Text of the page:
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Konen Suzuki is traveling down a different road than he imagined when he joined the then-modest Toyota Motor Sales Co. 32 years ago.

Now at the helm of not only a rival but a non-Japanese one, Mr. Suzuki, 55, is steering Ford Japan to a leadership position among auto importers at a timewhen foreign cars are starting to capture the hearts and pocketbooks of the Japanese.

Imports account for only about 3% of auto sales in Japan, but that percentage could rise if the Japanese government gives in to U.S. pressure to ease trade barriers.

In his three years as Ford Japan president, Mr. Suzuki has been laying the groundwork for expansion, primarily by improving distribution. Then last month, Ford started running a very unusual, primarily TV campaign handled by J. Walter Thompson Japan and Dentsu, both Tokyo. The goal is to make the Japanese comfortable with the relatively unfamiliar Ford nameplate; each spot ends with a real customer saying, "This is my first Ford."

Mr. Suzuki will also oversee the mid-May reintroduction of the Mustang after a 10-year absence. In 1993, Ford sold about 5,000 autos in Japan, about double the previous year. For '94, Mr. Suzuki wants to triple that figure.

Mr. Suzuki joined Toyota in 1962, fresh out of Tokyo University. At the time, Toyota produced about 17,000 vehicles annually, a tiny percentage of today's 4.4 million. Mr. Suzuki was dispatched to the U.S. to learn car advertising. He recalls: "No one in Japan, not even in the advertising agencies, knew much about advertising cars in those days."

The following year, Mr. Suzuki returned to Japan as an assistant section manager in marketing. Soon, he faced his first challenge. Toyota's main seller was the Crown Salon CX, a favorite of corporate executives and government officials. Mr. Suzuki's job was to woo ordinary consumers while retaining loyal customers. He had the car produced in white, to contrast with the black favored for official use, and an nounced the new color in a simple, multi media campaign. Toyota's market share in Japan jumped from 42% to an all-time high of 70% within three years.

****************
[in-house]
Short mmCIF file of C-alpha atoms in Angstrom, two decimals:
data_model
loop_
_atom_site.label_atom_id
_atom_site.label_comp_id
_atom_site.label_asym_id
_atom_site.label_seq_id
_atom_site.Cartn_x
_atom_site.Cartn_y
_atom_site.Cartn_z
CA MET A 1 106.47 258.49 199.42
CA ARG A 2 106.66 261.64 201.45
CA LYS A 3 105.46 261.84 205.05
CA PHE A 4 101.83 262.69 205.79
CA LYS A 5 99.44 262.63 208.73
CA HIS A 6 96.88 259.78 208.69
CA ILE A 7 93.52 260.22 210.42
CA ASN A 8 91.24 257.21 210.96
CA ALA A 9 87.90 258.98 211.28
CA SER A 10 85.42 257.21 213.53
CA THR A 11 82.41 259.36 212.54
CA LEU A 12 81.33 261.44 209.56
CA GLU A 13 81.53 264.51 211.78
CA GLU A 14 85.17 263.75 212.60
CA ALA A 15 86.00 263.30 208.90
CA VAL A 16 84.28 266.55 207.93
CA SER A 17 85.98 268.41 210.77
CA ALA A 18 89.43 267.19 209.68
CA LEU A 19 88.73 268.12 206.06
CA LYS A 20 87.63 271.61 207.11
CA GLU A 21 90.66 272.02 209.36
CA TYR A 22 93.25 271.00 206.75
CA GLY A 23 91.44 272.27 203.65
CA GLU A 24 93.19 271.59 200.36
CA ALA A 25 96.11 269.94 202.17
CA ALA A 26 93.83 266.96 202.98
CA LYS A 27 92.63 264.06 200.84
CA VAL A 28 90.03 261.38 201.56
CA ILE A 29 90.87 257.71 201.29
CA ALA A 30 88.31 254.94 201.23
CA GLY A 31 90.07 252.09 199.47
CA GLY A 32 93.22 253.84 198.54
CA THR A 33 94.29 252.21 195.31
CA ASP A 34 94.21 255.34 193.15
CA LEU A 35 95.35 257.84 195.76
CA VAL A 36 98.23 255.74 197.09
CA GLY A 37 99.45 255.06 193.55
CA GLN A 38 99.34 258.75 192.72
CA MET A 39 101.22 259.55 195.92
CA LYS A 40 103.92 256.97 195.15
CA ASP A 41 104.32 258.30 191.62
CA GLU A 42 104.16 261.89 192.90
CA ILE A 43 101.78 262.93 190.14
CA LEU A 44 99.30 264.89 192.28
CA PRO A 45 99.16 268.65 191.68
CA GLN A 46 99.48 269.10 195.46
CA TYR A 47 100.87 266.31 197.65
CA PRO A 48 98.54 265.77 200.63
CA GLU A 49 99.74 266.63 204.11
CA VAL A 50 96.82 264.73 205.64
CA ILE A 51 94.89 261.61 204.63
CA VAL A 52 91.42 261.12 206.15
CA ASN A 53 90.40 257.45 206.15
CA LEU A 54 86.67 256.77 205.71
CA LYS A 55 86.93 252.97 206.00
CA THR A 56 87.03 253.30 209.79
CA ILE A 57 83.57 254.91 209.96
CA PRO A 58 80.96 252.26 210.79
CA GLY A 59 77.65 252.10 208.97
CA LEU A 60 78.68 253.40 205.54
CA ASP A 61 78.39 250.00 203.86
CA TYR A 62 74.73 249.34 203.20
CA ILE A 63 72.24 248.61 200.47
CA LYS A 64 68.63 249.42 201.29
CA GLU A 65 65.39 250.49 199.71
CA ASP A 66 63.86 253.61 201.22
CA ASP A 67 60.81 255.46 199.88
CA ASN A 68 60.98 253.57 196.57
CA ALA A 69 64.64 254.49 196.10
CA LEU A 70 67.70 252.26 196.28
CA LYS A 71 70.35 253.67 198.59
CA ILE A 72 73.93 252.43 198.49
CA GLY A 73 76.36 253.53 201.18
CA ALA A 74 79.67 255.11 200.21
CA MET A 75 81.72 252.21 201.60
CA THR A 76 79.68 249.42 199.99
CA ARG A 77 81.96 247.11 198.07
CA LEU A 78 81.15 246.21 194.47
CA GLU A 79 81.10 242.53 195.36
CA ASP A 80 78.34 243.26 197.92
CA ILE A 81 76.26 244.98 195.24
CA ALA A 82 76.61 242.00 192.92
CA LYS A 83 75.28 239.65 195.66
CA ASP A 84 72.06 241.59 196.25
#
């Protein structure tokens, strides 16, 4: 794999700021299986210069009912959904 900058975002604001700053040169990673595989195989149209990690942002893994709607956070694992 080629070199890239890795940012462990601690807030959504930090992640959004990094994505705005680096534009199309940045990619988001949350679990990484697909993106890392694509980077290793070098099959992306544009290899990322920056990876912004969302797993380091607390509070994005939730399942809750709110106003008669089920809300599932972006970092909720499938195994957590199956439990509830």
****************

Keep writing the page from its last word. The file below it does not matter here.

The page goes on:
By 1972, as senior executive coordinator for sales and marketing at Toyota's U.S. unit, Mr. Suzuki tapped Dancer Fitzgerald Sample, New York. The agency, since merged into Saatchi & Saatchi, helped take a car with an image of cheap price and cheap quality to one of high quality at a reasonable price. In his nine-year watch, Toyota's U.S. sales tripled to about 600,000.

Mr. Suzuki returned to Japan in 1981 but, despite promotions, missed the hands-on roles of earlier posts. He re signed in 1989 to join a major Toyota dealership as senior managing director. Two years later, Ford Japan beckoned.

"I felt-even when I was at Toyota-there should be a big opportunity for U.S. manufacturers if they did the right thing," Mr. Suzuki says. "U.S. autos had been improving steadily and are now very good. But neither the consumer nor the U.S. manufacturers themselves had actually realized this."

So Mr. Suzuki came on board, trading in his Toyota Crown for a Lincoln Continental.

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